Prior walks alone through a strange, dreamlike environment. He’s dressed in women’s clothing (similar to the Shirley Booth dress he described for Louis earlier). There are candles and kitschy curtains lining the stage.
There are many kinds of fantasy sequences like this one in the play. It’s also worth noting that Kushner specifies that nothing be too “realistic” or high-tech—the fantastical scenes should also remind us that we’re still watching a play.
Prior, speaking in a woman’s voice, comes across Harper Pitt. Harper demands, “What are you doing in my hallucination?” Prior laughs and tells Harper that she’s the intruding in his dream. Prior and Harper introduce themselves. Harper says that she has “emotional problems,” and takes too much Valium. She says, “I’m a Mormon,” and Prior replies, “I’m a homosexual.”
One of Kushner’s most important points is that fantasy (or, if you like, hallucination) isn’t just an escape from the real world. Fantasy, in other words, doesn’t always just pull people apart or detach them from each other and reality—it also brings them together in surprising new ways. Here, for example, two utter strangers have a mysterious meeting in a dream—one a few scenes that question how much of the play’s “fantasy” is actually real.
Harper points out that her hallucination isn’t really that strange. Even though she’s in an unfamiliar place, this reality is still based on things she’s already experienced in the real world. Prior nods sadly and says, “It’s all been done before.”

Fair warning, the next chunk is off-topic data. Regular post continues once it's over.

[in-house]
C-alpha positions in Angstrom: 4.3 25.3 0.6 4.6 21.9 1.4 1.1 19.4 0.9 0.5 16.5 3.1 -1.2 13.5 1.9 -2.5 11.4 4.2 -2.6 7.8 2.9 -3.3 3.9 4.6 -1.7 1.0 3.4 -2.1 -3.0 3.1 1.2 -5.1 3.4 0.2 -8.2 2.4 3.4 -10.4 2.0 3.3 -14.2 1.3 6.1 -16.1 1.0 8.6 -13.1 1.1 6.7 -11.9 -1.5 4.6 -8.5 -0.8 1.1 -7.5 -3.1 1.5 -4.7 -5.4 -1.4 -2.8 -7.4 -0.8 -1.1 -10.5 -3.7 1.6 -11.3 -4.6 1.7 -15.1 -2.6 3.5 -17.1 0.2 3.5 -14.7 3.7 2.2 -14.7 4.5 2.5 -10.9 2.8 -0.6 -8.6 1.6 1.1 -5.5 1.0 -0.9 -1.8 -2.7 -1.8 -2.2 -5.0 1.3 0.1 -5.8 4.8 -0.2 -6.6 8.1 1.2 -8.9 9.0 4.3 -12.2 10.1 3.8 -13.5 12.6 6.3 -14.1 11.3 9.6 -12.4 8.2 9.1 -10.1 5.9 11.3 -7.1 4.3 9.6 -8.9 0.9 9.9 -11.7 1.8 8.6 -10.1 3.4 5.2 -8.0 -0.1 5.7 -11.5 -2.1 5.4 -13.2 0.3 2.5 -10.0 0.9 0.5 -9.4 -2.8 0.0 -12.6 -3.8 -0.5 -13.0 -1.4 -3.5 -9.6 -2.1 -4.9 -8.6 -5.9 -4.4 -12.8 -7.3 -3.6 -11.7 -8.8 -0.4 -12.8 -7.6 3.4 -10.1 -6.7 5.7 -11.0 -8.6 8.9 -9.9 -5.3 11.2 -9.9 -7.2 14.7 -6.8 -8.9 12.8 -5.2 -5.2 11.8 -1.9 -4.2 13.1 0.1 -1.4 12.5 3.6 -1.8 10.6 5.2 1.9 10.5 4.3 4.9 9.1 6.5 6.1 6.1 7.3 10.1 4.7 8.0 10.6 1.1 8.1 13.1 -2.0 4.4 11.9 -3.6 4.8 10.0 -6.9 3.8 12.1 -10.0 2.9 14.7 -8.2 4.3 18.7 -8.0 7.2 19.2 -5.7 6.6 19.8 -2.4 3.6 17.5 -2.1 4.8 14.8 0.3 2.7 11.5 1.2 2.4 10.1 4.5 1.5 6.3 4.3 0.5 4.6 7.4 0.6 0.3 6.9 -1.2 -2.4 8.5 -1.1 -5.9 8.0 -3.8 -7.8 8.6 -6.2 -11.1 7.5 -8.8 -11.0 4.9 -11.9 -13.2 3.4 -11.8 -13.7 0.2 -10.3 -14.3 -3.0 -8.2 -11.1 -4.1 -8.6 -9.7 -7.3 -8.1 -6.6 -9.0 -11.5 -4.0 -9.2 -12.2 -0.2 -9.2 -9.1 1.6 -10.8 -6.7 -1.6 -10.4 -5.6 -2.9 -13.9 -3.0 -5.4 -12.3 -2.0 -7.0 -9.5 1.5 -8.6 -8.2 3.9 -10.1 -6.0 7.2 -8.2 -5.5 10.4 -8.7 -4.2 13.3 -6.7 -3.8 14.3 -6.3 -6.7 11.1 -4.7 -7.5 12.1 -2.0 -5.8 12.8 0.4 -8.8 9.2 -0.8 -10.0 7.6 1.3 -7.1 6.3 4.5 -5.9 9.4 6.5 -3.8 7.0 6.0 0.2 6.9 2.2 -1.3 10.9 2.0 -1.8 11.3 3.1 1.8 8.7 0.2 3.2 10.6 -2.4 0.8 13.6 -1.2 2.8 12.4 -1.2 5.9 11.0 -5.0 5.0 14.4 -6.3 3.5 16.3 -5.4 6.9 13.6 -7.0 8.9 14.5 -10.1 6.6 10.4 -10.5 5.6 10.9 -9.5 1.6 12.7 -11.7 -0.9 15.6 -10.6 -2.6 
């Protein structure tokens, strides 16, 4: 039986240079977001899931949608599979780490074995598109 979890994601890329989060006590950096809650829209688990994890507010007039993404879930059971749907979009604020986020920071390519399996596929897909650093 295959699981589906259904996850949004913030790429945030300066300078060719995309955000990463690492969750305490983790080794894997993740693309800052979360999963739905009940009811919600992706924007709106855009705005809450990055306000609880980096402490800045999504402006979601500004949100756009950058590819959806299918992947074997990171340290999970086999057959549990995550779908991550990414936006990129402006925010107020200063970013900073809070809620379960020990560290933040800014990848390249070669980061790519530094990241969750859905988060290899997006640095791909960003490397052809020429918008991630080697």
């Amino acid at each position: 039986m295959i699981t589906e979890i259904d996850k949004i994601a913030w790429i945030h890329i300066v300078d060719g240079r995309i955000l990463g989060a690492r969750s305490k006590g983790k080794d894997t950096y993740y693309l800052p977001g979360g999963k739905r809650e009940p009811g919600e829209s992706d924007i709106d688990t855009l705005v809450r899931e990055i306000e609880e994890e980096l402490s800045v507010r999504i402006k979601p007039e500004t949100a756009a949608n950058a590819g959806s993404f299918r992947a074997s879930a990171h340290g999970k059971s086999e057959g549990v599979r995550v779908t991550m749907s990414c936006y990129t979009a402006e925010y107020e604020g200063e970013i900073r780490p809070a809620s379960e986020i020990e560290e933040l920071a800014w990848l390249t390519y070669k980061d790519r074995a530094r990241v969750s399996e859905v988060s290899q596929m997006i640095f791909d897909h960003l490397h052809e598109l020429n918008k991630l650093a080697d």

This is one of the most famous passages in Angels in America. Harper and Prior agree that imagination is, in some profound way, impotent and bankrupt: there’s “nothing new under the sun.” This should remind us of the Rabbi’s eulogy for Sarah. And yet Prior and Harper react to the “nothing new” in two different ways. Harper seems more willing to play with her world—even if she can’t encounter new things per se, she can still put together old things in interesting new ways. Prior seems less intrigued by this possibility.
Harper asks Prior if Prior can see anything about her. Prior says that he can: Harper is amazingly unhappy. Furthermore, he says, Harper’s husband is gay. Harper immediately dismisses this as a lie. Then, she starts to realize that Prior is right. “Something just fell apart,” she says tearfully.
This reiterates Kushner’s point about the value of fantasy. Somehow, Harper’s meeting with Prior gives her an epiphany that will translate into her life in the “real world”—the knowledge that her husband is gay.
Prior then tells Harper something about himself: deep inside him, there’s a tiny part that’s entirely free of disease. Prior tells Harper, “That isn’t true.” Suddenly, Harper disappears. Frustrated, Prior calls himself “polluted,” and smears the makeup on his face.
Prior carries his despair into his dream—even when he’s asleep, he can’t stop thinking about his AIDS infection. This suggests that there’s no “wall” between reality and fantasy, or between the interior (disease) and exterior (makeup)—one influences the other, and vice versa.
Suddenly, a bright light fills the room. A small grey feather falls from above, and a voice booms, “Prepare the way.” The voice begins to murmur in Hebrew and English, though what it’s saying is difficult to decipher.
This is the first sign of the prophecy that Prior will later receive from the Angel of America. It’s not clear (and will never be entirely clear) if this prophecy is supposed to be “real” or one of Prior’s hallucinations (perhaps from the painkillers he’s been given). For this reason, Kushner’s play doesn’t quite qualify as magical realism (a genre in which “magic” is treated as banal truth).